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On the heels of the COP 17 climate talks in Durban, South Africa, the only thing surprising about Canada’s announcement on December 13 that it would no longer be a party to the Kyoto Protocol (KP) was the swiftness of its decision. Rumors had abounded about Canada’s imminent withdrawal during the two-week long summit—two days into the talks, on November 29, Canada’s chief climate negotiator Peter Kent said that Canada would not support a second commitment period under Kyoto, nor would it deny that it would withdraw entirely—but the ink was barely dry on the Durban Accord when Kent made the announcement.

For First Nations people in Canada the hard line taken by the administration of Conservative Prime Minister Stephen Harper is just one more in a long list of bad-faith actions related to environmental and indigenous policies. Fresh off the plane from Durban, Daniel T’seleie (Dene), a member of the Canadian Youth Climate Coalition, an NGO that consults with government climate negotiators, said in an interview that First Nations people have been disenfranchised from the administration and the COP process and didn’t expect much to begin with.

“They have been doing all they can to block meaningful progress. If anything, it seems like they have been trying to sabotage it,” he said. “Kent was very clear before he went to Durban that he was going to promote ‘ethical oil’ [a euphemism for oil sands crude]. But in the aboriginal and larger Canadian community there are mixed opinions about what Canada should do—some have felt that if all Canada is going to do is sabotage the Kyoto process, then they should just get out.”

Canada’s bailout takes place against the backdrop of increasing greenhouse gas emissions, both globally and domestically. While Canada produces only two percent of the world’s CO2 emissions, it has increased its emissions overall by 20 percent (higher, by some estimates) between 1990 and 2010. This makes it the country with the second highest increase among developed nations behind only Australia, which has increased its emissions by 46 percent. The goal of the first commitment period of the KP (2008–12) sought the reduction of greenhouse gas emissions at an average of 5% below 1990 levels for 37 of the worlds’ most developed nations, with developing nations—even large ones such as India, China, Brazil and Russia—exempt. The European Union is the only member block of KP signatories that has met the target, while the U.S. has increased its output by five percent, Japan has showed no change, and India and China have registered whopping increases of 180 percent and 247 percent, respectively.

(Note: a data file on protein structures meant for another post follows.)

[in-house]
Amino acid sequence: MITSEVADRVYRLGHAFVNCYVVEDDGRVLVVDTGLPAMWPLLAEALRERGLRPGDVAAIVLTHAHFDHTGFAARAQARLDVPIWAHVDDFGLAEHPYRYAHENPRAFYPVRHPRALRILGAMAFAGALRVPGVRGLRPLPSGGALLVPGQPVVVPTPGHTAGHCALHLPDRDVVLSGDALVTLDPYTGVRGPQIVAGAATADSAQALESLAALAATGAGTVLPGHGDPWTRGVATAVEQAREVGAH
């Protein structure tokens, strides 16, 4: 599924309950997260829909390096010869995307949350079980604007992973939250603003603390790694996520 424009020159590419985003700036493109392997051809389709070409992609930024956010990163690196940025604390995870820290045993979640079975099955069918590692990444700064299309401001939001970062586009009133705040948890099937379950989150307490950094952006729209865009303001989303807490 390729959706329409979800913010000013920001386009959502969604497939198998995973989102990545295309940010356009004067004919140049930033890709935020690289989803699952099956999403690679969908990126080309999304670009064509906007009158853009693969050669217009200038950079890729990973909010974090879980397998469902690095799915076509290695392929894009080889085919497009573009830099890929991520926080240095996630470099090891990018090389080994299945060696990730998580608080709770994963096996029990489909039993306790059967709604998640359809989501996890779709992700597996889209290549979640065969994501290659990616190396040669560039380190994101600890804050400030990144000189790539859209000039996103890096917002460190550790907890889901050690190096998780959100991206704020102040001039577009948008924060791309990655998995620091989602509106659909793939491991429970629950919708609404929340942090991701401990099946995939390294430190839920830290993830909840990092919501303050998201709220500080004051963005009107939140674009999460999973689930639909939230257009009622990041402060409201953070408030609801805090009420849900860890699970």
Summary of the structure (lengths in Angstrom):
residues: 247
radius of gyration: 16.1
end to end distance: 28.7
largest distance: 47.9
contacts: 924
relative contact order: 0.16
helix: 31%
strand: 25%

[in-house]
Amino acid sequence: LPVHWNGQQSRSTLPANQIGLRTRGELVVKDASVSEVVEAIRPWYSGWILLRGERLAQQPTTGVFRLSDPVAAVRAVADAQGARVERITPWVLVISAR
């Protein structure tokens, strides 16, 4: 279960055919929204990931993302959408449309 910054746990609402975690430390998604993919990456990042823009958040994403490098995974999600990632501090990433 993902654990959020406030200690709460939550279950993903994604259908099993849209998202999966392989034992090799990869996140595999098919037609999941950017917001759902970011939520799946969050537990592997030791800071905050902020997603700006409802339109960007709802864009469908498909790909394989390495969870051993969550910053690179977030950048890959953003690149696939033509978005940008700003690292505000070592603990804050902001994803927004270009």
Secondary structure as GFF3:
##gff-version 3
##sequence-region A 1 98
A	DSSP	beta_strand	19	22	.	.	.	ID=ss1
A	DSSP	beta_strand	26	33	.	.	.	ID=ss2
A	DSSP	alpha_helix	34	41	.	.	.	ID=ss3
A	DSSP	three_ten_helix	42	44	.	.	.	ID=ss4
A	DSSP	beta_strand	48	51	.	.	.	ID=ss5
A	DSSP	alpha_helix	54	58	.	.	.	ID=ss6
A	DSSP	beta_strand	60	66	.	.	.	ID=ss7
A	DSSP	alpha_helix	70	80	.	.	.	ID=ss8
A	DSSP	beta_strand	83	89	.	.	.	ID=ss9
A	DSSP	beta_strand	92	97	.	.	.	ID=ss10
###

Altogether, GHG emissions have risen 45 percent since 1990. According to a report issued on November 24 by the Organization for Economic Development (OECD), greenhouse gases are expected to double over the next 40 years.

“This would result in a three- to six-degree increase of the average global temperature by the end of the century unless governments take decisive action,” the OECD stated in a press release. Kyoto’s goal was to stabilize the temperature increase to two degrees above preindustrial limits, minimizing the devastating effects of climate change. A three-degree or higher increase is associated with catastrophic change in some regions of the planet, particularly in the global south, where the majority of the worlds’ most vulnerable populations live.

Kent has argued that while Canada is committed to addressing climate change in a way that is “fair, effective, and comprehensive” for all nations, Kyoto is now an “impediment” because it doesn’t include mandatory emissions reductions for the world’s biggest emitters—especially China—a point the U.S. continually drove home during the Durban talks. Under Kyoto, developing countries are exempt from emissions reductions because of the notion that it is the developed nations who bear historical responsibility for the high level of atmospheric greenhouse gases that are causing global warming. Critics inside Canada like Meagan Leslie, New Democratic Party Member of Parliament (MP) Environment Critic, accused Kent of fear mongering by “paint[ing] our climate change obligations as a boogey man that’s going to get us [when he said] that we’re not going to be able to heat our homes and [that] every single household is going to have to fork out money to international countries. It was unbelievable. We’re withdrawing so we don’t have to report anymore, so we don’t have to say to the international community anymore, ‘Look at how we’re failing.’ ”

In another critique, Canadian Green Party Leader Elizabeth May conjectured that Canada’s pullout of Kyoto may be in violation of domestic law because the Harper administration did not consult with the House of Commons.

Clayton Thomas-Muller with the Indigenous Environmental Network (IEN) of Canada believes that the pullout of Kyoto is just one more incident of the Canadian government’s sidestepping its responsibility to indigenous peoples. Harper’s government “does everything it can to keep its mouth shut on the link between indigenous peoples’ quality of life, the violation of our rights, our constitutional protective rights, and this government’s decisions on energy and climate policy,” he said. “The government, in pulling out of Kyoto, is highly problematic from a First Nations perspective also because of the fact that the Kyoto Protocol is only one of two U.N. international frameworks that actually respect the rights of indigenous peoples, the other one being the U.N. Declaration of the Rights of Indigenous Peoples.”